Hearken’s method has been to invite readers into the reporting process by inviting them to submit questions that they think should be investigated and then, down the line, possibly even including them in the investigation process. An annual Hearken subscription fee is around $8,500. Nelson spent three days a week in Hearken’s offices for three months, read internal memos, monitored its Slack channel, sat in on Hearken’s pitches to newsrooms, and interviewed several employees multiple times.

Here are some of his observations from the full paper:
engagement  Research  hearken  comments 
june 2018 by paulbradshaw
Tools, tech, and the newsroom: How the Washington Post does it
The tool also uses AI-assisted moderation to identify problems quickly and to carry out bulk actions. Barber said that they’re still evaluating its wider impact, but they’ve already seen increases in some key metrics, such as the time commenters spend on site. More than half of The Post’s commenters are subscribers, so improvements to comments are a boost for their most loyal users.
ai  comments  washpo 
june 2018 by paulbradshaw
Constructive Comments?: Designing an online debate system for the Danish Broadcasting Corporation: Journalism Practice: Vol 0, No 0
This article brings together two strands of research that have the potential to inform the development of constructive forms of journalism: online comments and media design. Through a three-year-long case study of the development of new formats for online comments on the website of the Danish Broadcasting Corporation, I explore the challenges encountered from two perspectives: the design features of the commenting system and the design process. While the broadcaster has emphasized developing features for strengthening editorial control, user engagement has faltered. A lack of attention to users in the design process seems to have contributed to the problems. These findings have implications for constructive journalism’s ambitions to facilitate audience engagement, in particular when tied to online platforms.
Research  comments  denmark  solj 
may 2018 by paulbradshaw
Commenting on the News: Explaining the degree and quality of user comments on news websites: Journalism Studies: Vol 19, No 5
Journalists and digital news audiences value virtual conversations about the news, but only if they embody civil discussion. Drawing on a content analysis of 1379 stories and 333,605 user comments across 20 news websites, this study focuses on predictors of the volume of comments (as an indicator of user engagement and interactivity with the news) and the relative quality of those discussions, in terms of civility/hostility. The analysis explores variations in the degree and quality of user comments across story content (topic; including outside sources), story format (multimedia features), journalist participation in commenting platforms, and organizational commenting policies. The results shed light on how journalists and news organizations might encourage more and higher-quality user engagement with the news.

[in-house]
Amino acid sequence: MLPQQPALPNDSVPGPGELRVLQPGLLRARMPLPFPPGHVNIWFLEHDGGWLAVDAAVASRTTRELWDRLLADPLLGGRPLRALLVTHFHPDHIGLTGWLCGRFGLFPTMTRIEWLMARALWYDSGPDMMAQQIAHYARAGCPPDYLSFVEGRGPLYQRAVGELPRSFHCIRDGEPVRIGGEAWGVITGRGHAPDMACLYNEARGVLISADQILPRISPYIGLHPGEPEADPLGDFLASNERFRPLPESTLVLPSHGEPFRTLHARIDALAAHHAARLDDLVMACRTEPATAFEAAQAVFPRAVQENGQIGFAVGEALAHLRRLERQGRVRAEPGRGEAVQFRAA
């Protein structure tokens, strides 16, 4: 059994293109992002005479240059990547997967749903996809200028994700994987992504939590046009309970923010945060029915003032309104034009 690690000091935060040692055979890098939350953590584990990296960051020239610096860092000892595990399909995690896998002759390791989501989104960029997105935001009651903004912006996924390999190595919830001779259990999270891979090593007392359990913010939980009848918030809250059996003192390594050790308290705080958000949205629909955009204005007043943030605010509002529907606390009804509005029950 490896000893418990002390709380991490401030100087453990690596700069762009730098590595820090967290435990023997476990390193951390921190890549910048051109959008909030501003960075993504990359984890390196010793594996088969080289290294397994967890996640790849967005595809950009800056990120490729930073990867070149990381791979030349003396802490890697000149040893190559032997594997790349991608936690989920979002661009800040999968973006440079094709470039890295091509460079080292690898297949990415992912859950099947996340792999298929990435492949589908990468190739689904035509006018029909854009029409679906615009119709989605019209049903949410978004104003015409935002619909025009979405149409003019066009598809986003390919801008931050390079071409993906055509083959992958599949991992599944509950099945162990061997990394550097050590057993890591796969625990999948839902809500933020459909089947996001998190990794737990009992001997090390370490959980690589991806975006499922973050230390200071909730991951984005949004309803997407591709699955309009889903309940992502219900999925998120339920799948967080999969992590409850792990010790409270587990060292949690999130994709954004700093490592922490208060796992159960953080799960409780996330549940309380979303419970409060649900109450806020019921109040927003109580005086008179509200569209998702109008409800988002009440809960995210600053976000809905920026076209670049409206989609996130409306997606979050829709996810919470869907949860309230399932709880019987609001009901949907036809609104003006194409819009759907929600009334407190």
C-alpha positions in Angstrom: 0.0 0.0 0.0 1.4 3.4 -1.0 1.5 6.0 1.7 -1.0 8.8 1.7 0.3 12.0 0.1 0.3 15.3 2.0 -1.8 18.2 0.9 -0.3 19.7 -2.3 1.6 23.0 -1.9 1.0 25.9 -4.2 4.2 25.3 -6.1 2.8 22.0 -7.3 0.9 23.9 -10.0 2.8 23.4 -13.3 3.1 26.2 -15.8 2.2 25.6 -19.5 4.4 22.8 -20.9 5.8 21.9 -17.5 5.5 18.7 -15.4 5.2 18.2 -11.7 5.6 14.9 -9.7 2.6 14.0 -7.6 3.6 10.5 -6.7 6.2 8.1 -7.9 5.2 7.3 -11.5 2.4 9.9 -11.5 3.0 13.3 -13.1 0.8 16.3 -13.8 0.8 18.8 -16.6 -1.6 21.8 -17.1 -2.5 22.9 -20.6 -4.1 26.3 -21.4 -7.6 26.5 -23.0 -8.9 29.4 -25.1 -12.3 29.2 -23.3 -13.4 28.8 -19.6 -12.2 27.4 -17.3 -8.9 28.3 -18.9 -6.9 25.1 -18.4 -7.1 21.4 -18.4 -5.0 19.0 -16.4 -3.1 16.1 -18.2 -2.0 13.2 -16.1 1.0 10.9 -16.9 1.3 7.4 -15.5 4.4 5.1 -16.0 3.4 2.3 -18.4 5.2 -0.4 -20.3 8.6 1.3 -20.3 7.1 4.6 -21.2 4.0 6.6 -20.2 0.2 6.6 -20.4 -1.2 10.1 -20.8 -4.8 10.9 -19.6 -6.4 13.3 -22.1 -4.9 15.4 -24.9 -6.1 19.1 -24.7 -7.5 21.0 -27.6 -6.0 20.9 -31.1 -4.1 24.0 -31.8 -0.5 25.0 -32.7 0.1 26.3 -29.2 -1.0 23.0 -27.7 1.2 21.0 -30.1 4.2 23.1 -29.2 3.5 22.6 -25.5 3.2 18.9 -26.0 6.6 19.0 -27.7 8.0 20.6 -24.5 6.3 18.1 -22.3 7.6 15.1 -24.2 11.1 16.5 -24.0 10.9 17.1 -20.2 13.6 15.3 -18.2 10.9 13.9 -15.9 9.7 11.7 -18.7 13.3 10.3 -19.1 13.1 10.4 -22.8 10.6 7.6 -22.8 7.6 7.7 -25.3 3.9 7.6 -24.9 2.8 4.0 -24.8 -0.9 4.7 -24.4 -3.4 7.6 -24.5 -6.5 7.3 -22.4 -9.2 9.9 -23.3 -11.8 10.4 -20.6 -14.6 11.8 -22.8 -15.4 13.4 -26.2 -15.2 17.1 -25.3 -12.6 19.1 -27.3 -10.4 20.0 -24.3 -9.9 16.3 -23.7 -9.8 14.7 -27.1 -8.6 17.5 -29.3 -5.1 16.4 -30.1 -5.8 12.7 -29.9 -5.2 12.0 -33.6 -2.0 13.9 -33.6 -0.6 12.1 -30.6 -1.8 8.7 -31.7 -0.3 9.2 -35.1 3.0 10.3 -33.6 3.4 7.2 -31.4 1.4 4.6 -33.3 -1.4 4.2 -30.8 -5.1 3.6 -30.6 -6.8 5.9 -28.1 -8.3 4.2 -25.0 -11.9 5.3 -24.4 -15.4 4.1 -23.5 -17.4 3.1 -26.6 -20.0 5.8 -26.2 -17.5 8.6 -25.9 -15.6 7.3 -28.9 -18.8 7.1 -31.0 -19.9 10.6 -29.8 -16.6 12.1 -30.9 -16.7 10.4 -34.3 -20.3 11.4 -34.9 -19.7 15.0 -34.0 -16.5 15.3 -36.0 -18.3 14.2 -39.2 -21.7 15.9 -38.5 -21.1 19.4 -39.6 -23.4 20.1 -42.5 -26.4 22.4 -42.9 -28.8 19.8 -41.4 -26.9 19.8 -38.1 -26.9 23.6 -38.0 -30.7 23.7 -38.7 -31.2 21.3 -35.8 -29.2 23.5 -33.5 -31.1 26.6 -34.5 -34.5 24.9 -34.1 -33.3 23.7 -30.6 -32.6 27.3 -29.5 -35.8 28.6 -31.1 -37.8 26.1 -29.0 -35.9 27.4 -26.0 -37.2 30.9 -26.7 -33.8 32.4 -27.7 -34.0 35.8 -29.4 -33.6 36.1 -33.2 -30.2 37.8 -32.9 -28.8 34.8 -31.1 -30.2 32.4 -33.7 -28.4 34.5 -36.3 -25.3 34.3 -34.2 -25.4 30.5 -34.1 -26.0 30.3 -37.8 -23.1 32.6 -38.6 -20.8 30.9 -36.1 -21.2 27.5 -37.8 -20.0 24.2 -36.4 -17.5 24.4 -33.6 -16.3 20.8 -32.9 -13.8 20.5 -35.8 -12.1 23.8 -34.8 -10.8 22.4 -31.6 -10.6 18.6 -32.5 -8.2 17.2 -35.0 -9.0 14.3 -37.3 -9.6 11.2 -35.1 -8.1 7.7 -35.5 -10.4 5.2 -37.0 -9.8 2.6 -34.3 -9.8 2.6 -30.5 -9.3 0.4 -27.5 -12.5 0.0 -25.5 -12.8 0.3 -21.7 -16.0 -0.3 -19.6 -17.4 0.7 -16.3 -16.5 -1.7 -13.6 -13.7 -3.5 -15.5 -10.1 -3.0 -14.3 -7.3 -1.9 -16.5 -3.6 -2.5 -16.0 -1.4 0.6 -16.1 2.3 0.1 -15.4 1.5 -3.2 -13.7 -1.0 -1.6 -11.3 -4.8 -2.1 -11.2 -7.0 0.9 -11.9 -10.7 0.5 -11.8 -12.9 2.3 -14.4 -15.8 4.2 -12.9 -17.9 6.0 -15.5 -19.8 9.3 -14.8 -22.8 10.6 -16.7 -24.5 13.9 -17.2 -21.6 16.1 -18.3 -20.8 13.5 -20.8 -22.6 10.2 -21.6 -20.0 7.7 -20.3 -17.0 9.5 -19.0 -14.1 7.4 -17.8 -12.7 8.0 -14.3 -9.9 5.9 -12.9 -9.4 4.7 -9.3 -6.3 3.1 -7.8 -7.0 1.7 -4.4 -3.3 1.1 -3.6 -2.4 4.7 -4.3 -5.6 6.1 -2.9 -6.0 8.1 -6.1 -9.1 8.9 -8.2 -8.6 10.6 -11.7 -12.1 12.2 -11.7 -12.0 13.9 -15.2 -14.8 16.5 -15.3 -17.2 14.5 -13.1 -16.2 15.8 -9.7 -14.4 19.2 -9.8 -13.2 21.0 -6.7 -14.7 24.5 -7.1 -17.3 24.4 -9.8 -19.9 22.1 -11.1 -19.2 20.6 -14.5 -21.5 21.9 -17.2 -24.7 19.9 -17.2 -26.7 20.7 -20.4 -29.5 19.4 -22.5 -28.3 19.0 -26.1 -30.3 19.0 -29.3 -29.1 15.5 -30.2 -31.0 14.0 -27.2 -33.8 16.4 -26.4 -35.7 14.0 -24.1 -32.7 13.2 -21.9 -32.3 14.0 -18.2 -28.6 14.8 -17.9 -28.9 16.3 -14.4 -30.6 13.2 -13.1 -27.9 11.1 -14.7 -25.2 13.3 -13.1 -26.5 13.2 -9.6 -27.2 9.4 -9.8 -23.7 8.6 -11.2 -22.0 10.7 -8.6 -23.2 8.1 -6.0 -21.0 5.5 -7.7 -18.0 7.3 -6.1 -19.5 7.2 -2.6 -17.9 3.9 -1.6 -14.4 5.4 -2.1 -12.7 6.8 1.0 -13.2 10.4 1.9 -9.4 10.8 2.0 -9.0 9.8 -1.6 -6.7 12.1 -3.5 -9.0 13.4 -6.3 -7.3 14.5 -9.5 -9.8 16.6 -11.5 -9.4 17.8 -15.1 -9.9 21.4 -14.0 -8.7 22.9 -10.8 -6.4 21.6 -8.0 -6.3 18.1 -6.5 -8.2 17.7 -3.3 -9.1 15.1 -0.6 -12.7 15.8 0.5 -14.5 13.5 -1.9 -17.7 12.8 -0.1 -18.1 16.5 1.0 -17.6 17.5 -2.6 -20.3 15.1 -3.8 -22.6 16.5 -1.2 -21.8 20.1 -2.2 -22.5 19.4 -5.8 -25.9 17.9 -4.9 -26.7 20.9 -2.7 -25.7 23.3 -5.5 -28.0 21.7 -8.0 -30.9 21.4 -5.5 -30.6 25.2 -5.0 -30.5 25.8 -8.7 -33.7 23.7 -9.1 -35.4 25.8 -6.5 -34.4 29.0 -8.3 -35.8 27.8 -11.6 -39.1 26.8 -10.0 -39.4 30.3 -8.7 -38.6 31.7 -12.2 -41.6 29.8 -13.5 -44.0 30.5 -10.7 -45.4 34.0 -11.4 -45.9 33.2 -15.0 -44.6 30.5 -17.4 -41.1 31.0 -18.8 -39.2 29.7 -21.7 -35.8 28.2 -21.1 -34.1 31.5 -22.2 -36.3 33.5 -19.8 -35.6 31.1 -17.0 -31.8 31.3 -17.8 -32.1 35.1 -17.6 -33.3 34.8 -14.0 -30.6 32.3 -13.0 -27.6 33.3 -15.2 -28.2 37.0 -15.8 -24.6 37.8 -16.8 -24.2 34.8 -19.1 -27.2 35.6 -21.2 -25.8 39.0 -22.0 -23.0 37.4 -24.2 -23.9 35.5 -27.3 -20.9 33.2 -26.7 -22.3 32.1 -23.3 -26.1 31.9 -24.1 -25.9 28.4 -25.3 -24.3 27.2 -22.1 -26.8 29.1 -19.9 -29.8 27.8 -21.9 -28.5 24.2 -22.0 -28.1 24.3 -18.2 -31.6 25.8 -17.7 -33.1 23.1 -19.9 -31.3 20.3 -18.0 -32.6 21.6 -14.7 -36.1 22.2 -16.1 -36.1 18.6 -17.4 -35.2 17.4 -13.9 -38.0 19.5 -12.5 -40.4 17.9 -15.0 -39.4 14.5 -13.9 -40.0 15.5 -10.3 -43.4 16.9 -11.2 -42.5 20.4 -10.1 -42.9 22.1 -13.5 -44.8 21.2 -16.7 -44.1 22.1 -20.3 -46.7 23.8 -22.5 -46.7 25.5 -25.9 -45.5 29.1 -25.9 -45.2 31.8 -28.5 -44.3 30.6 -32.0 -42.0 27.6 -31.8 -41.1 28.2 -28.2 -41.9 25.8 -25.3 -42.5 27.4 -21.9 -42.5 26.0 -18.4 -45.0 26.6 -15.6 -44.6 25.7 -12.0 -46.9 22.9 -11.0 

Research  comments 
march 2018 by paulbradshaw
Buzzfeed's new 'Outside Your Bubble' is a disaster in the making
My major problem is that this assumption is incorrect. People are aware of the opinions of others. Between the news and social media, the only way to not hear from other people on the internet is to not be on the internet.

In my experience, people understand that other opinions exist, and what the opinions are. What people don’t understand is where the opinions come from, and they don’t care to find out for themselves. That’s where BuzzFeed’s module falls short at best, and contributes to the problem at worst.
buzzfeed  Comments  ugc  cm  filterbubbles  homophily 
september 2017 by paulbradshaw
When the Gated Misbehave: Online reader comments on Anthony Weiner’s sexting scandal: Journalism Practice: Vol 0, No 0
This study analyzes online reader comments on top US newspapers’ stories related to former congressman, Anthony Weiner’s, August 2016 sexting scandal. Audience gatekeeping was seen through such discussion themes as gender bias and sexism, political scandals, and sex addiction. The analysis revealed that the majority of reader comments significantly diverged from the news topic, and many comments about US politicians were uncivil. Furthermore, online discussions “drowned out” newspapers’ intended message about Weiner’s inclusion of his toddler son into a sexually explicit selfie. This study argues that online commentary should not be perceived as a dichotomy—a negative or positive development, a contributor or preventer of public discourse—but rather as a continuum of citizen engagement.